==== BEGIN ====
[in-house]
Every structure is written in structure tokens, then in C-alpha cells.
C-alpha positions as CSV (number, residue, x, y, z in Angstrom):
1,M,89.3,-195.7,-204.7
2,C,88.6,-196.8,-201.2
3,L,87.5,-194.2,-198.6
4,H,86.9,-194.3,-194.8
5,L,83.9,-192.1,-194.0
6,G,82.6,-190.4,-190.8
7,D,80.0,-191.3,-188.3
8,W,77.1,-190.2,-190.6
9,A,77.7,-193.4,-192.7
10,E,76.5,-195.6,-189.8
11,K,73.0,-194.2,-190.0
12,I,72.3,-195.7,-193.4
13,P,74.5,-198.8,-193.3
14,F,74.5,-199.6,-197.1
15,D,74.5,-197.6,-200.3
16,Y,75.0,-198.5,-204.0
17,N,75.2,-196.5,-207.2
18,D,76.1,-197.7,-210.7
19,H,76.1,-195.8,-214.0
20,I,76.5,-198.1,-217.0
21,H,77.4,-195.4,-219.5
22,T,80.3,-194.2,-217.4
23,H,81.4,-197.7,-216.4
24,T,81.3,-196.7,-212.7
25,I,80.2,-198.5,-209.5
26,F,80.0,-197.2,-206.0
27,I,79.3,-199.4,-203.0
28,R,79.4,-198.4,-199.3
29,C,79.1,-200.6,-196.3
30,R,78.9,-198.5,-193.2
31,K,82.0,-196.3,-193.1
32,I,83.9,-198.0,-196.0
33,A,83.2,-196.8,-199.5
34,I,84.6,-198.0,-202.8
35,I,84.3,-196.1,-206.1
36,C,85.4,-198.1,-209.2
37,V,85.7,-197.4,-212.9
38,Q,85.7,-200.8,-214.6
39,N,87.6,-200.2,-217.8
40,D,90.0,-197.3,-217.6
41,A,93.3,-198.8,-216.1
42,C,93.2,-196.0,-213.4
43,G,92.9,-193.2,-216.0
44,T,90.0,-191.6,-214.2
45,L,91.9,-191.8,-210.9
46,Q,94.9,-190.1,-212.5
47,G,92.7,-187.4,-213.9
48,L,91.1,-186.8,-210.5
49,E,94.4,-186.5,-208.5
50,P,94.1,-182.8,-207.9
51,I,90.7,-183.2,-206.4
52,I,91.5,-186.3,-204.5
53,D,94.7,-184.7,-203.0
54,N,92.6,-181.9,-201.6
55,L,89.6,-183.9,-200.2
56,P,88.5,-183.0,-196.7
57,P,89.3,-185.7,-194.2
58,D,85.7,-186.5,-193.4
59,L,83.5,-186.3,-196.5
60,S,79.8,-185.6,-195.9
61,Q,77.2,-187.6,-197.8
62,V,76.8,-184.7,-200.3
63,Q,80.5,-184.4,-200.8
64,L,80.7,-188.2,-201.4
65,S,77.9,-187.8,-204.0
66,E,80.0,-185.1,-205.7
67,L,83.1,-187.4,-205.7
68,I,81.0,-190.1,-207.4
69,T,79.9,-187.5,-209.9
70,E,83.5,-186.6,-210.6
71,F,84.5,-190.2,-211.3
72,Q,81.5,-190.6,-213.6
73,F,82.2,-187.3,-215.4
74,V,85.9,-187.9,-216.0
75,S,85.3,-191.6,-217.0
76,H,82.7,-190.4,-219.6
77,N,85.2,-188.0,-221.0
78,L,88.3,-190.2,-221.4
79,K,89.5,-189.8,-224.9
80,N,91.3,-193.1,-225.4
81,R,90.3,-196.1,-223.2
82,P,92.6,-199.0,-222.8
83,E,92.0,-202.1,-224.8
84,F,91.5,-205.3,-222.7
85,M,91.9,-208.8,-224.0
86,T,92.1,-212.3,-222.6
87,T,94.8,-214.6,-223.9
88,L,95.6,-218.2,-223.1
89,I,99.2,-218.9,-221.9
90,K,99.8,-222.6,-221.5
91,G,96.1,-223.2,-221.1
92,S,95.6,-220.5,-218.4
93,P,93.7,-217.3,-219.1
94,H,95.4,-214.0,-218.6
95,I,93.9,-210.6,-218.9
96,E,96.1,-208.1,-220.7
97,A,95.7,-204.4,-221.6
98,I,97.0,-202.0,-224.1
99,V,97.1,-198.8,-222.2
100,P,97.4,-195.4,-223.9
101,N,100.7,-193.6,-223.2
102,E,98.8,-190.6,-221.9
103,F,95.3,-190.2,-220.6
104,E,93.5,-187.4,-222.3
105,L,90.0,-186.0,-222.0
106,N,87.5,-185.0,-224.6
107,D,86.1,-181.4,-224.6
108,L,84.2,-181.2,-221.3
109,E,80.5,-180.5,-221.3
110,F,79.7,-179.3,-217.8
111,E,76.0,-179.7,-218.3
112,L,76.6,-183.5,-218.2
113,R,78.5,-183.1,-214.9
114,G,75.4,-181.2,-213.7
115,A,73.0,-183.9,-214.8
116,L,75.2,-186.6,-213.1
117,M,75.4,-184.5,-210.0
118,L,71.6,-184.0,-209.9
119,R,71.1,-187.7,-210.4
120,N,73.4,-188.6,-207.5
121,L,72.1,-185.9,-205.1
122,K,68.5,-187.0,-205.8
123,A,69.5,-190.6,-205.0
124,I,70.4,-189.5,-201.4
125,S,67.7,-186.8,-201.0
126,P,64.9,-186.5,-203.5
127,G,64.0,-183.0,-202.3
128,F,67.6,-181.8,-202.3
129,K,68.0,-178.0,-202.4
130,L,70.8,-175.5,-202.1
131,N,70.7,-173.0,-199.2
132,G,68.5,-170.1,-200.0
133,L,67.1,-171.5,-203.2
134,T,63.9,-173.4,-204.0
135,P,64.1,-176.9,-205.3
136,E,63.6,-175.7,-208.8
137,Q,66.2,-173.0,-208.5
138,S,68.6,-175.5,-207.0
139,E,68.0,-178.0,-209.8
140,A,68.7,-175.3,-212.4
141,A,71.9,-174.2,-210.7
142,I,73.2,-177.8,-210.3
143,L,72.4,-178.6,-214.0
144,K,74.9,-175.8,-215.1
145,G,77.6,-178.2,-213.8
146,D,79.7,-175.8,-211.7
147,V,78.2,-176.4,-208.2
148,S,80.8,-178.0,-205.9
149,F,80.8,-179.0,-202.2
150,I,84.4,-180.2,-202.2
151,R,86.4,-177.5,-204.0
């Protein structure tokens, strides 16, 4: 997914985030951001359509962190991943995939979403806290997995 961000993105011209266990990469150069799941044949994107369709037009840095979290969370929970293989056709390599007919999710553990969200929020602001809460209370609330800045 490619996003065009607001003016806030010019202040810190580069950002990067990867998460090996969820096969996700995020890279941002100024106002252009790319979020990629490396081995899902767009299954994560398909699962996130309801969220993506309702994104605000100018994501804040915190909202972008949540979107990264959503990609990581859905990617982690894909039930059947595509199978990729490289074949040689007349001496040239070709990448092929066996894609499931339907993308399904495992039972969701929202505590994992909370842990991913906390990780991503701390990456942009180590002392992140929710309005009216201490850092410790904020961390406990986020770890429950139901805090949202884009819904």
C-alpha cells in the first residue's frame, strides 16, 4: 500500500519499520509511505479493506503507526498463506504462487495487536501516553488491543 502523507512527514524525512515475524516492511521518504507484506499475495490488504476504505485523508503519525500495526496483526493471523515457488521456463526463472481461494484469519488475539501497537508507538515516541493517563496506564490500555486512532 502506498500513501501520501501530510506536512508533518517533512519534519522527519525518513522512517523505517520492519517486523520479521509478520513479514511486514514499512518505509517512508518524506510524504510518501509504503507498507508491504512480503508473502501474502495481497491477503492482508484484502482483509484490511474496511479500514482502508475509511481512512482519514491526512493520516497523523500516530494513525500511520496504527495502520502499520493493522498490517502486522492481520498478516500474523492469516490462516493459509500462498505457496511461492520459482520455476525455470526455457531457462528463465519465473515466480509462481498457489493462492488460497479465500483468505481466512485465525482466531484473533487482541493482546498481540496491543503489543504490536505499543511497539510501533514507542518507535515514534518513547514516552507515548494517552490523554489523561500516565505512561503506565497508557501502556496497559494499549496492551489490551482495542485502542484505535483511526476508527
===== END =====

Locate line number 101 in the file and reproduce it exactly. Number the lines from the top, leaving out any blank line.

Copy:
98,I,97.0,-202.0,-224.1